War of the Roses

A. M. Sullivan
c. 1900


WITHIN the hundred years next succeeding the events we have just traced—the period embraced between 1420 and 1520—England was convulsed by the great civil war of the White and Red Roses, the houses of York and Lancaster. Irish history during the same period being chiefly a record of the contest for mastery between the two principal families of the Pale—the Butlers and the Geraldines. During this protracted civil struggle, which bathed England in blood, the colony in Ireland had, of course, to be left very much to its own resources; and, as a natural consequence, its dimensions gradually contracted, or rather it ceased to have any defined boundary at all, and the merest exertion on the part of the Irish must have sufficed to sweep it away completely. Here was, in line, the opportunity of opportunities for the native population, had they but been in a position to avail of it, or had they been capable of profiting by any opportunity, to accomplish with scarcely an effort the complete deliverance of their country. England was powerless for aggression, torn, distracted, wasted, paralyzed, by a protracted civil war.

The lords of the Pale were equally disunited and comparatively helpless. One-hundredth part of the exertion put forth so bravely, yet so vainly, by the native princes in the time of Donald O'Neill and Robert Bruce would have more than sufficed them now to sweep from the land every vestige of foreign rule. The chain hung so loosely that they had but to arise and shake it from their limbs. They literally needed but to will it, and they were free!

Yet not an effort, not a movement, not a motion, during all this time—while this supreme opportunity was passing away forever—was made by the native Irish to grasp the prize thus almost thrust into their hand—the prize of national freedom! They had boldly and bravely striven for it before, when no such opportunity invited them; they were subsequently to strive for it yet again with valor and daring as great, when every advantage would be arrayed against them. But now, at the moment when they had but to reach out their hand and grasp the object of all their endeavors, they seemed dead to all conceptions of duty or policy. The individual chiefs, north, south, east, and west, lived on in the usual way. They fought each other or the neighboring Anglo-Norman lord just as usual, or else they enjoyed as a pleasant diversification a spell of tranquility, peace, and friendship. In the relations between the Pale and the Irish ground there was, for the time, no regular government "policy" of any kind on either hand. Each Anglo-Norman lord, and each Irish chieftain, did very much as he himself pleased; made peace or war with his neighbors, or took any side he listed in the current conflicts of the period. Some of the Irish princes do certainly appear to have turned this time of respite to a good account, if not for national interests, for other not less sacred interests. Many of them employed their lives during this century in rehabilitating religion and learning in all their pristine power and grandeur.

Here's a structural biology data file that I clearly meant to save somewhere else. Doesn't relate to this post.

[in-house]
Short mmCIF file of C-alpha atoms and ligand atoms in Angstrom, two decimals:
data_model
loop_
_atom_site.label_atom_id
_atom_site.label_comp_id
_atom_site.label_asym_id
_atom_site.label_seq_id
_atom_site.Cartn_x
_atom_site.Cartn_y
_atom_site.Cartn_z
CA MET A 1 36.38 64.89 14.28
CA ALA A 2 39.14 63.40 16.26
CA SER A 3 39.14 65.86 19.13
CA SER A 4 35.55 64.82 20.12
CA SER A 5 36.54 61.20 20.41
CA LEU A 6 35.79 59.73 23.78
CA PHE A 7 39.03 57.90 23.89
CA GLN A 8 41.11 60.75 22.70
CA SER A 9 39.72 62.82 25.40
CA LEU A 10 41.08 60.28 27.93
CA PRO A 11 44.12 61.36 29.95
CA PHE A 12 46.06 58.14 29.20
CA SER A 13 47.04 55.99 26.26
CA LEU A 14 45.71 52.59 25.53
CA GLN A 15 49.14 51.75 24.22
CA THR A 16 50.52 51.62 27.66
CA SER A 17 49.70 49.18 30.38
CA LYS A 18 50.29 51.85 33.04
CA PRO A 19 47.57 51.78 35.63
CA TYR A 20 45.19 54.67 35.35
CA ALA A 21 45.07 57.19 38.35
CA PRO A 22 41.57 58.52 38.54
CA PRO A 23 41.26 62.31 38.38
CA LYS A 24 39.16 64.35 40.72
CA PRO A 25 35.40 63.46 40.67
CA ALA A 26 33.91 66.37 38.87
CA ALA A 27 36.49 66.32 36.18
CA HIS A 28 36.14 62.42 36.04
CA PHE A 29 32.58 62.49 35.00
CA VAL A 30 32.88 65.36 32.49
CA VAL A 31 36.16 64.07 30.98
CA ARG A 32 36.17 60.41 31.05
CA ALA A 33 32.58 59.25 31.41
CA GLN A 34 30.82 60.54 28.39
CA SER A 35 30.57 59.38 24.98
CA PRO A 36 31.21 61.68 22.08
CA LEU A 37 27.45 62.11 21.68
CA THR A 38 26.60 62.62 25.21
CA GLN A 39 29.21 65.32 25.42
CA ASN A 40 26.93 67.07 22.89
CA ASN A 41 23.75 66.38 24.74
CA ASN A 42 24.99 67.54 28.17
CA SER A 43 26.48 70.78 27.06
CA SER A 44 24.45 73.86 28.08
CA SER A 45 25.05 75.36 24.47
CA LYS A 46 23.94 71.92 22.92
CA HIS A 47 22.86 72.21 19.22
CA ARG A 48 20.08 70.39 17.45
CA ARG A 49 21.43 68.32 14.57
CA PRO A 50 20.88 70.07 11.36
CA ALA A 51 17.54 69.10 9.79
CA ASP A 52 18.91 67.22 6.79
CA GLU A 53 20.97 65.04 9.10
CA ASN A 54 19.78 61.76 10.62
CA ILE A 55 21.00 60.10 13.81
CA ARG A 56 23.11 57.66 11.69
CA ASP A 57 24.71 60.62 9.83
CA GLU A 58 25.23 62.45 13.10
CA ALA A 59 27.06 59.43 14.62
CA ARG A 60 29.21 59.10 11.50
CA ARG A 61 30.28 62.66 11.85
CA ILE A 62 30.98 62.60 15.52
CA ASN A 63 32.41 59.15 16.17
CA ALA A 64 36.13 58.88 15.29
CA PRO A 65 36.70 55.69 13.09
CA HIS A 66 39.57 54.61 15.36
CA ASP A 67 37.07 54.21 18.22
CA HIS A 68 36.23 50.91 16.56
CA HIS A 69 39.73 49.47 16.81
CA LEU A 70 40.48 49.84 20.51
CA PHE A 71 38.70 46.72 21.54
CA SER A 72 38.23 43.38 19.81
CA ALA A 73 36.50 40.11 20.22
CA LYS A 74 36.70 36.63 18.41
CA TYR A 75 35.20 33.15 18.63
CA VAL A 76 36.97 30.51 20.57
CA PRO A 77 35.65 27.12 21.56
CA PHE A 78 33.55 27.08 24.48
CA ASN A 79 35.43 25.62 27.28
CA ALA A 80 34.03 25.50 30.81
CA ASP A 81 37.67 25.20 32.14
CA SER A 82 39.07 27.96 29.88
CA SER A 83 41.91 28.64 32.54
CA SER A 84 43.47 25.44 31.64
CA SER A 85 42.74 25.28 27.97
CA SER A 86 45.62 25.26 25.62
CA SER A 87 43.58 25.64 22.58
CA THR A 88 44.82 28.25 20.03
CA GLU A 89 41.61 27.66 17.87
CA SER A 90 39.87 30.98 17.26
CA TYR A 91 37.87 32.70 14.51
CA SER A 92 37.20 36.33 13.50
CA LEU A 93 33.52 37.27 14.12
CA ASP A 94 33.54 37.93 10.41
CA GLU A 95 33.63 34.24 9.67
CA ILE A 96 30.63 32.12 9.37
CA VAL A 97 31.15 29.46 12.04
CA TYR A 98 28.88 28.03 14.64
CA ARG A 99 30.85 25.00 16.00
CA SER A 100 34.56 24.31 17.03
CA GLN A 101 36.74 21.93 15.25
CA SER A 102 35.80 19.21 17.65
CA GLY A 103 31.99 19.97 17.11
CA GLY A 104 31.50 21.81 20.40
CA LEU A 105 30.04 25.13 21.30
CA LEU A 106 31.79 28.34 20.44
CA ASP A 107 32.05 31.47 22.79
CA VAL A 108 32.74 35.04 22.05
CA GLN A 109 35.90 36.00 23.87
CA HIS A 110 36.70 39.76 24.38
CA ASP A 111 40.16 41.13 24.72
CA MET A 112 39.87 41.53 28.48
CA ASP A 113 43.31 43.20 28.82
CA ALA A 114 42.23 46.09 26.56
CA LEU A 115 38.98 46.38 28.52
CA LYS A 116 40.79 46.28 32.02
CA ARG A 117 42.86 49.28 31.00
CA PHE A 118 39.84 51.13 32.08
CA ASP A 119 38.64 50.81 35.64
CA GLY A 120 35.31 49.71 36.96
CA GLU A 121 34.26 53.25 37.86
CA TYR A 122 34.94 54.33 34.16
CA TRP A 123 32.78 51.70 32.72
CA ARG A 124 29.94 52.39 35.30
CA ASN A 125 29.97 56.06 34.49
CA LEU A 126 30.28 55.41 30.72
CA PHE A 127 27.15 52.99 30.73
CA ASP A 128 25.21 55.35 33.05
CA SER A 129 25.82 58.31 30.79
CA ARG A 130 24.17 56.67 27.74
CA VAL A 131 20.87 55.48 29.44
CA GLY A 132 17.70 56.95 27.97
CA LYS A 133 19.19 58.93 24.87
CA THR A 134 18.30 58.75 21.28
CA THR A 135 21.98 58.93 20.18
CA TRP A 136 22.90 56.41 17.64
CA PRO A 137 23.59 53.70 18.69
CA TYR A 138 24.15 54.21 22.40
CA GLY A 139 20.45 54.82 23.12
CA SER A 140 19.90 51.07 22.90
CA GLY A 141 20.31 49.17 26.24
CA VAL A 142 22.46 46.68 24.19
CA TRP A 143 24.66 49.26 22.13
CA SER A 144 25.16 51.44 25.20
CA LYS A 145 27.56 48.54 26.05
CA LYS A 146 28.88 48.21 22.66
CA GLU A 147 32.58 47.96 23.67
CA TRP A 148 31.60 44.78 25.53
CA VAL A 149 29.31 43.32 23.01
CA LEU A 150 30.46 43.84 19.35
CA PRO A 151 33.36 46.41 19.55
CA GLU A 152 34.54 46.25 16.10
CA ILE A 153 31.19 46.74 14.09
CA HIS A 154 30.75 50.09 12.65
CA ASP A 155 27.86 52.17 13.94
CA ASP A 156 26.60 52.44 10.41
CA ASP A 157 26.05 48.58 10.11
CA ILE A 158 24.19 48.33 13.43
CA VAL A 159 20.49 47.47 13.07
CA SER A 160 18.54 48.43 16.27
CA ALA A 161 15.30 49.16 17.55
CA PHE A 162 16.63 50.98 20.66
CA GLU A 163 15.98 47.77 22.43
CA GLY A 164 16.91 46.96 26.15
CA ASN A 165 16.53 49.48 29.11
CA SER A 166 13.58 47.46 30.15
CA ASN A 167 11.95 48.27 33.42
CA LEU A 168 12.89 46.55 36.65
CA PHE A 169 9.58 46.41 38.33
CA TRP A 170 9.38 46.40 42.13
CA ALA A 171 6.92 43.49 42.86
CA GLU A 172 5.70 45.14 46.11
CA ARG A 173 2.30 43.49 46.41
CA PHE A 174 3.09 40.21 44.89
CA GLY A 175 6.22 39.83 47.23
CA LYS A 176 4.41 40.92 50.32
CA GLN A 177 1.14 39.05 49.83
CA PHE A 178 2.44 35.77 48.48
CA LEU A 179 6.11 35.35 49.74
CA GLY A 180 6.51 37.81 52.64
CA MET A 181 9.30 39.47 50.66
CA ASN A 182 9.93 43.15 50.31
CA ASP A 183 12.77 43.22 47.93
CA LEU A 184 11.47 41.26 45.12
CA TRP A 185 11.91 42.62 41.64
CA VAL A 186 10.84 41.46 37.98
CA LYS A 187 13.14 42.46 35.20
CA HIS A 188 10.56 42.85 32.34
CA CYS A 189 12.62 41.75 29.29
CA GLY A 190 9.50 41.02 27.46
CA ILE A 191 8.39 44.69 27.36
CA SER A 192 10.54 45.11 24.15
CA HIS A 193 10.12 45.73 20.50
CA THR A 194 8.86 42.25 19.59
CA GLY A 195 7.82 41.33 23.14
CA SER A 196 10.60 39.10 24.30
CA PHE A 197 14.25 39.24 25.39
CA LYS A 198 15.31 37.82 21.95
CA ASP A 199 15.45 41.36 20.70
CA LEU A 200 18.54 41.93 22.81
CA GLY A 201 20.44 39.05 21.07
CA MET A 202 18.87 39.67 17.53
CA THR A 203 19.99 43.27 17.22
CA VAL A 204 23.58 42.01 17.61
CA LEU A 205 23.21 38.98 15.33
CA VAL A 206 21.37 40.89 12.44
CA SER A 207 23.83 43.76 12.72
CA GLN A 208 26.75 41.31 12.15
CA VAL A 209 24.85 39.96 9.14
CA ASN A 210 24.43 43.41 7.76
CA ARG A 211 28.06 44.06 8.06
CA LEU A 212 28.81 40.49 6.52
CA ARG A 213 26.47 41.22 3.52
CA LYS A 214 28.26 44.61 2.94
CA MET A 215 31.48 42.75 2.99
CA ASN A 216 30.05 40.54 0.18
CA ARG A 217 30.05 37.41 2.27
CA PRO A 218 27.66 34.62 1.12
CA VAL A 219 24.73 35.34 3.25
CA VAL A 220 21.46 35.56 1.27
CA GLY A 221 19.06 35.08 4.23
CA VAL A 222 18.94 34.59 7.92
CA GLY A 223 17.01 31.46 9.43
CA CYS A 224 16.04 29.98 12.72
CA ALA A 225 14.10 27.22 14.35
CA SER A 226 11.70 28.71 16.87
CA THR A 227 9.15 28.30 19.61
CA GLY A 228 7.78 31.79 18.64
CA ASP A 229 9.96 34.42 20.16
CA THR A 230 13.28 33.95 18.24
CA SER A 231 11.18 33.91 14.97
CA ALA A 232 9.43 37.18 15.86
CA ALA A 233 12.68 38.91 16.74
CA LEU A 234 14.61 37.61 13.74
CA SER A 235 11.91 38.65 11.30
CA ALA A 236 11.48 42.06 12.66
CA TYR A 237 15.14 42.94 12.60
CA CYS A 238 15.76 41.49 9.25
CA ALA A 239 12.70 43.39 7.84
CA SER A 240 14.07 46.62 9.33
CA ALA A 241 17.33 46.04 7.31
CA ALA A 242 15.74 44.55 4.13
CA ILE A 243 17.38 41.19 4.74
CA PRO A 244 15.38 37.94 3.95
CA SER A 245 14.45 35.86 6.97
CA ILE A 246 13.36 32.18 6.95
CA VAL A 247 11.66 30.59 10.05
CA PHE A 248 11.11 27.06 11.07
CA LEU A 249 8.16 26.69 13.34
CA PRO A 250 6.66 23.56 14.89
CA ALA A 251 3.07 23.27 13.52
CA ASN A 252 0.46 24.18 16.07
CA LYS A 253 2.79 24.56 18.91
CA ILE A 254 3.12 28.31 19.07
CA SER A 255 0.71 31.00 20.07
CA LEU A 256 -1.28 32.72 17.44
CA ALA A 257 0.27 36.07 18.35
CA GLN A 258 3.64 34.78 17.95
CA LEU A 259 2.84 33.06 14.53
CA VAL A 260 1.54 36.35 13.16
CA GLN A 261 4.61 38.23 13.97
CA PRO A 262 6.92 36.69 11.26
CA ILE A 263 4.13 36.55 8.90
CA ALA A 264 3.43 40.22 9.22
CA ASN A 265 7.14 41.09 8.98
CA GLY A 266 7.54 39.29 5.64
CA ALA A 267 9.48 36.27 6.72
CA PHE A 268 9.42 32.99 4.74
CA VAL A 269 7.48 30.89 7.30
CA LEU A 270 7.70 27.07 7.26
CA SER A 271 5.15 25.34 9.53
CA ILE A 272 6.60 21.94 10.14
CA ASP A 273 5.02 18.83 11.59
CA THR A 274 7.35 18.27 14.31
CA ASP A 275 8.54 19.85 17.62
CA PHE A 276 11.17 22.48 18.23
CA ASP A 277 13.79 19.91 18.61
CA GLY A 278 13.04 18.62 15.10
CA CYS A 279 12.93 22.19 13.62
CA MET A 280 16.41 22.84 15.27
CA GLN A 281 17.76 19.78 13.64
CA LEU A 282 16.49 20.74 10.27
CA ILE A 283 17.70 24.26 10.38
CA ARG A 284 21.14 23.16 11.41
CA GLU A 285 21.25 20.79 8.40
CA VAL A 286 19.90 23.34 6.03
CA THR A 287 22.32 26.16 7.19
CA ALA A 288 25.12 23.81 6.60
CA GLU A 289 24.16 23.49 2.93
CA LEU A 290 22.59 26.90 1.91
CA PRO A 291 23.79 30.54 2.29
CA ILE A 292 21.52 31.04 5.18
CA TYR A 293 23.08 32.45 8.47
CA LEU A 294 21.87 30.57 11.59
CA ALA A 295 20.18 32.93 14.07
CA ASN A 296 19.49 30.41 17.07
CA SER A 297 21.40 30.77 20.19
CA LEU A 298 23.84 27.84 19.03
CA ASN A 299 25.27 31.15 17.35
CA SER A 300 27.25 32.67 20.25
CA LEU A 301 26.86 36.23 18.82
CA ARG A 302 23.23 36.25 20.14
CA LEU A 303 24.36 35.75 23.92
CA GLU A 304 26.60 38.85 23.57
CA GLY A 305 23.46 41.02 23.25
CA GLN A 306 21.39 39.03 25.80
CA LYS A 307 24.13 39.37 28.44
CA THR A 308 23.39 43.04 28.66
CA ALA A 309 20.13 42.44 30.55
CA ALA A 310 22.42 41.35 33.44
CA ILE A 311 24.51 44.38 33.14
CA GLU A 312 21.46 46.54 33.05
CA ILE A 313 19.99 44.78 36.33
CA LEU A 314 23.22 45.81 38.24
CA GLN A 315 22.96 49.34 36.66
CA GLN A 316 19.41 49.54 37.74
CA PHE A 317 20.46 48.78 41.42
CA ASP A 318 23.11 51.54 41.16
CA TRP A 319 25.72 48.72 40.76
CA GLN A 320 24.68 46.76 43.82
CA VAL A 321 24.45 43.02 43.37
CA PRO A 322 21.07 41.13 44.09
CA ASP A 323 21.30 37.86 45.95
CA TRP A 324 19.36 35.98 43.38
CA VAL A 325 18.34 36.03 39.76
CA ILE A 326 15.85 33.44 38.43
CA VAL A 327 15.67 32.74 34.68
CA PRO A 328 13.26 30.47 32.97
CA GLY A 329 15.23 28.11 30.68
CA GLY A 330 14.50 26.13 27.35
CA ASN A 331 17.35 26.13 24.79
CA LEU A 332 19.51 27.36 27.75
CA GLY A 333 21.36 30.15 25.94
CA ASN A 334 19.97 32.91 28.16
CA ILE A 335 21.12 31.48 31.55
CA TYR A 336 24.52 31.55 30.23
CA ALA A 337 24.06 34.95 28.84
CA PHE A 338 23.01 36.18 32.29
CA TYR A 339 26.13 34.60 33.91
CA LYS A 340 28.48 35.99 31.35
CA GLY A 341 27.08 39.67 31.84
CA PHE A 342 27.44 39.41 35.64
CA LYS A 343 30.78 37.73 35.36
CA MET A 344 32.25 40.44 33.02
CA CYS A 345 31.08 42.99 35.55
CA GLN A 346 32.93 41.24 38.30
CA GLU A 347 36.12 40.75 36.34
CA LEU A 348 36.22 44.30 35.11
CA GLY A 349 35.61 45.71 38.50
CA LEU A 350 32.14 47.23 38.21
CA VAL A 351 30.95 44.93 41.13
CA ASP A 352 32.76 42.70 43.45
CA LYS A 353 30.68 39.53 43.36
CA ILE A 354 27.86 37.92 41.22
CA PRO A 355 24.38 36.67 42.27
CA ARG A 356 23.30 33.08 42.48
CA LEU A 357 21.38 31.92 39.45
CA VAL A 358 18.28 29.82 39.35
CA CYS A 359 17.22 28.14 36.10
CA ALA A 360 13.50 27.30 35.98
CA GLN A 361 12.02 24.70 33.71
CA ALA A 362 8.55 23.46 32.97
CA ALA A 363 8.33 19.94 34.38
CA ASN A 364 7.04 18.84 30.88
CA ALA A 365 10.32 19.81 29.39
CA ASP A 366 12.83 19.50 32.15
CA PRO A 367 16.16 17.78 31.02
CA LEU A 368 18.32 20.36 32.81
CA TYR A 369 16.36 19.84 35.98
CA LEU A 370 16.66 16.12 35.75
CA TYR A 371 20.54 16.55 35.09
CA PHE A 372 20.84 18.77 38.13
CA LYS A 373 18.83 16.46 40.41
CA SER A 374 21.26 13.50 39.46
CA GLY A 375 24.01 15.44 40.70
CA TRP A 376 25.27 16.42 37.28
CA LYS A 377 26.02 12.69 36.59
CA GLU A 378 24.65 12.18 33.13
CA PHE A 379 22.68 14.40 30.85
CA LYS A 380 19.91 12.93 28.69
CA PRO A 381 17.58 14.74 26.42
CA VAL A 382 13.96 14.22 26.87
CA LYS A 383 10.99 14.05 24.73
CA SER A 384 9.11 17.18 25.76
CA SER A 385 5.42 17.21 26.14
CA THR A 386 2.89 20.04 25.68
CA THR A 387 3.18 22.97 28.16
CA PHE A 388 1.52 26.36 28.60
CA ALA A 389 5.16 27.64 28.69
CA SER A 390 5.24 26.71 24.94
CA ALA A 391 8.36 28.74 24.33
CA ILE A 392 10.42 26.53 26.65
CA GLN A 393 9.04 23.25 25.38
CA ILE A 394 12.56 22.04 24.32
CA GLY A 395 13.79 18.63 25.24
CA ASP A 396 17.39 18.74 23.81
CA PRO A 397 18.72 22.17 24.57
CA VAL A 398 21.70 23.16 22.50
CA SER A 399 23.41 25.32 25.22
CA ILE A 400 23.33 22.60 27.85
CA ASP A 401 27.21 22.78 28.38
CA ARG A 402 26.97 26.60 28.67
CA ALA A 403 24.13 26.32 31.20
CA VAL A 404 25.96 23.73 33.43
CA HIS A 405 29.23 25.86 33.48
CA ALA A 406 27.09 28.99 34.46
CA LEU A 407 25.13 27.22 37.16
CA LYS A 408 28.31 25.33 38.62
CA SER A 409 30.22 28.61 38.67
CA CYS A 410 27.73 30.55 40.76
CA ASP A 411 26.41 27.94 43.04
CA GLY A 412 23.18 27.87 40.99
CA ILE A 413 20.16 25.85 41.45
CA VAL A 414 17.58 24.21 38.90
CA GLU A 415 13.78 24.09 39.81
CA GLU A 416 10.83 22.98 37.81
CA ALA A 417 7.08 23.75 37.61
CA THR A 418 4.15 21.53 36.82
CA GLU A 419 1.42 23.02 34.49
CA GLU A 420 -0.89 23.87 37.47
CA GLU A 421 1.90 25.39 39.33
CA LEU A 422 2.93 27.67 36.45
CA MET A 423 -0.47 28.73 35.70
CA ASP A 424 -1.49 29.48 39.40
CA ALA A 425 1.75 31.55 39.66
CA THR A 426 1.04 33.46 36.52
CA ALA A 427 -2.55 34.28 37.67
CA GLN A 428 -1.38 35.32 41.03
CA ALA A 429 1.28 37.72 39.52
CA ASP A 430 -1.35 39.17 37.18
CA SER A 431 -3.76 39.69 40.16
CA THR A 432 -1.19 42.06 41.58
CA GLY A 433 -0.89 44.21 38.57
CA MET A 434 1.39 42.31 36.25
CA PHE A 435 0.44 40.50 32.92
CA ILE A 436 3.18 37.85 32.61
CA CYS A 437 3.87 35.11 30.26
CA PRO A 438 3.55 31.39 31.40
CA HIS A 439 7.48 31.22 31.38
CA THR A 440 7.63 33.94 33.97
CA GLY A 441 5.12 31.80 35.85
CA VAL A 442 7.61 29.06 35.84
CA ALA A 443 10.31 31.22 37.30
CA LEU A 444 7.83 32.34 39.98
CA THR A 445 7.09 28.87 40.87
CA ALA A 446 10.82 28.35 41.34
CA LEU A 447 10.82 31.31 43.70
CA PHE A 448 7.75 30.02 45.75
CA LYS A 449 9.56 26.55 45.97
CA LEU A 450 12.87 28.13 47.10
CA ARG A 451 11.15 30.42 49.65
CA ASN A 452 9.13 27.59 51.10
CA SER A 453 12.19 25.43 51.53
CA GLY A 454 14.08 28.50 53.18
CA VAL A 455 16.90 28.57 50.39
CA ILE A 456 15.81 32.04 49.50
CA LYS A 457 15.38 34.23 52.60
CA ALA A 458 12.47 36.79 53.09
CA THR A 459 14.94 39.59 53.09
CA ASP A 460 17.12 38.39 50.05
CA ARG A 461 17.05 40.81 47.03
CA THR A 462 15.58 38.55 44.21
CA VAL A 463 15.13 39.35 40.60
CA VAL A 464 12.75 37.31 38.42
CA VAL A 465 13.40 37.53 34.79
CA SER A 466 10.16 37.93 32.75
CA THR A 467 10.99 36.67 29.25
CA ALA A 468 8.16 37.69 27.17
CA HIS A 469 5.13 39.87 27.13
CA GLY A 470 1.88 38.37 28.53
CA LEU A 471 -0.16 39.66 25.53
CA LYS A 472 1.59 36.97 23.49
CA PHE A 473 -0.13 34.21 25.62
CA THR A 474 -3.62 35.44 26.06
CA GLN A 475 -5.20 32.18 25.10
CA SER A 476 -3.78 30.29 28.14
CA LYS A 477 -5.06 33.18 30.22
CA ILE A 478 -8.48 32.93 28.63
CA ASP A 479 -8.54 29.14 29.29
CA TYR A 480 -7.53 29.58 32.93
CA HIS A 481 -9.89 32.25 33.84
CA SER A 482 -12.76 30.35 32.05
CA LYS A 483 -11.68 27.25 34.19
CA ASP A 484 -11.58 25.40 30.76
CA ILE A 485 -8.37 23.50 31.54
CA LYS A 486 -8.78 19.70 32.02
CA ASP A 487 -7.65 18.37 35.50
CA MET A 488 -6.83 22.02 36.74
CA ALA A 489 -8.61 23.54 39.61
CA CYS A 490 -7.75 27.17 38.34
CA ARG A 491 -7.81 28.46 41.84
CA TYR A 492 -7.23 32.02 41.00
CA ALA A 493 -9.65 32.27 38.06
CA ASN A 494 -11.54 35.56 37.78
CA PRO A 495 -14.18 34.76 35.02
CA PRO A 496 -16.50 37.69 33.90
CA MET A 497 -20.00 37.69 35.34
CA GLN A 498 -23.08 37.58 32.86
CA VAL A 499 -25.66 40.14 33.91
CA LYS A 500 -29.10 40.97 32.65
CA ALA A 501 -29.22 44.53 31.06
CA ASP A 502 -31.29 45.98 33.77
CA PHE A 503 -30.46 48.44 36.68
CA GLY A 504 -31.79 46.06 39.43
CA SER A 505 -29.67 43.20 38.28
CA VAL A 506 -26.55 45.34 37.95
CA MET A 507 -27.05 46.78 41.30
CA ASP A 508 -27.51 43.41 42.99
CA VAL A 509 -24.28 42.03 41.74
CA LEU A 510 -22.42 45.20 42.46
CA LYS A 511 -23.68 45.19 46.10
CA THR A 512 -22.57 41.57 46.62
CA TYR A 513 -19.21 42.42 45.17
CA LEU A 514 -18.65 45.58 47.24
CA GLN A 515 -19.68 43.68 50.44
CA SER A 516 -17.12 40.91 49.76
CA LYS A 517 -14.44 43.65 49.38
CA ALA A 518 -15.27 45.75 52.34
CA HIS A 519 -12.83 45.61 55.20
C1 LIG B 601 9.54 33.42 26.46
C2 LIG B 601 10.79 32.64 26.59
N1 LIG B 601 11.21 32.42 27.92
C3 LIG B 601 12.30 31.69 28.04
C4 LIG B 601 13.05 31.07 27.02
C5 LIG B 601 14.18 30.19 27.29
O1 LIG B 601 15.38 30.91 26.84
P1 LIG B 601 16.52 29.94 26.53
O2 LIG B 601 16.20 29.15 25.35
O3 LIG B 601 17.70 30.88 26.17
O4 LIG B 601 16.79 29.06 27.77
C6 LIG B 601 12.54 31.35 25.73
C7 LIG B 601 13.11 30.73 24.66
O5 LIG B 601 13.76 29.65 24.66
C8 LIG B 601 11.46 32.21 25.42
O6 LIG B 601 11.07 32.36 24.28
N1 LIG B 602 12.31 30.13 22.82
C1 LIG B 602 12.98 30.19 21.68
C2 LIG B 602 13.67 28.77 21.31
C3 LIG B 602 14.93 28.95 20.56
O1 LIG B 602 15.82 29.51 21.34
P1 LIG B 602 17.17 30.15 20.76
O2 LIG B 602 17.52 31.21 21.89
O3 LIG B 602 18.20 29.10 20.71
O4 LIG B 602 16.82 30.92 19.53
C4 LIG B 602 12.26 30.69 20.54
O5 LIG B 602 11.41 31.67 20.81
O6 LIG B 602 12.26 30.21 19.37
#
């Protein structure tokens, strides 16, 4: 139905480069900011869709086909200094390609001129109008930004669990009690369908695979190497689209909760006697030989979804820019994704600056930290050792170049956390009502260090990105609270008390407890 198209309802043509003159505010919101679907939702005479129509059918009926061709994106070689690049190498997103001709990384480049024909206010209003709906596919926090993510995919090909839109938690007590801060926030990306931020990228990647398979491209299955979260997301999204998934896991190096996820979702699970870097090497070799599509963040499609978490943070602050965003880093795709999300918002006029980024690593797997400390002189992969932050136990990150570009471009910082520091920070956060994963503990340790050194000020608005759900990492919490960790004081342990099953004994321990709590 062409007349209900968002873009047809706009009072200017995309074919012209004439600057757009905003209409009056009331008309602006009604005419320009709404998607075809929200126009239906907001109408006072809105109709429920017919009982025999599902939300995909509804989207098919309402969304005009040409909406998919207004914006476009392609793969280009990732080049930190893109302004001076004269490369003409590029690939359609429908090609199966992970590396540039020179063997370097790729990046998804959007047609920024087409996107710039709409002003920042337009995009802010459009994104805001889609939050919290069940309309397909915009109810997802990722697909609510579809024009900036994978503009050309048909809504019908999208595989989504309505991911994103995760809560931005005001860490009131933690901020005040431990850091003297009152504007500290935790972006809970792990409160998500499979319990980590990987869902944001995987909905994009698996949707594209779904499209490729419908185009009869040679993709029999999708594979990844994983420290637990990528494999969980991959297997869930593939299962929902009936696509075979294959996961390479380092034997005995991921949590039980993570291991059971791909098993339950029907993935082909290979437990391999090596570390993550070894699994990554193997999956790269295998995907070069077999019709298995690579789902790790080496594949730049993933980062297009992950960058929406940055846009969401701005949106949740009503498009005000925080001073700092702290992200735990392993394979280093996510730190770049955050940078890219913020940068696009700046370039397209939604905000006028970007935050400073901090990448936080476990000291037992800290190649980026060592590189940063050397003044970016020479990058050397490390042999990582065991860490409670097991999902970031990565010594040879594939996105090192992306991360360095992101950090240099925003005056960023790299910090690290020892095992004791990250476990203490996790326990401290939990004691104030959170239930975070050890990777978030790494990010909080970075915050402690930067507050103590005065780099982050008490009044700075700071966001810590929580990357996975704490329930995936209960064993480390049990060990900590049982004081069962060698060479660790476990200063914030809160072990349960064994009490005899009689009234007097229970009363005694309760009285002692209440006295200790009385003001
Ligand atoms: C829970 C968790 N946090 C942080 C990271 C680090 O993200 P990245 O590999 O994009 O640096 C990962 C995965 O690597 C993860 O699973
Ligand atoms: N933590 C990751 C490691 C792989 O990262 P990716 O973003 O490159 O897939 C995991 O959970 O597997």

Science and literature once more began to flourish; and the shrines of Rome and Compostello were thronged with pilgrim chiefs and princes, paying their vows of faith, from the Western Isle. Within this period lived Margaret of Offaly, the beautiful and accomplished queen of O'Carroll, king of Ely. She and her husband were munificent patrons of literature, art, and science. On Queen Margaret's special invitation the literati of Ireland and Scotland, to the number of nearly three thousand, held a "session" for the furtherance of literary and scientific interests, at her palace, near Killeagh, in Offaly, the entire assemblage being the guests of the king and queen during their stay. "The nave of the great church of Da Sinchell was converted for the occasion into a banqueting hall, where Margaret herself inaugurated the proceeding by placing two massive chalices of gold, as offerings, on the high altar, and committing two orphan children to the charge of nurses to be fostered at her charge. Robed in cloth of gold, this illustrious lady, who was as distinguished for her beauty as for her generosity, sat in queenly state in one of the galleries of the church, surrounded by the clergy, the brehons, and her private friends, shedding a luster on the scene which was passing below, while her husband, who had often encountered England's greatest generals in battle, remained mounted on a charger outside the church to bid the guests welcome, and see that order was preserved. The invitations were issued, and the guests arranged, according to a list prepared by O'Connor's chief brehon; and the second entertainment, which took place at Rathangan, was a supplemented one, to embrace such men of learning as had not been brought together at the former feast."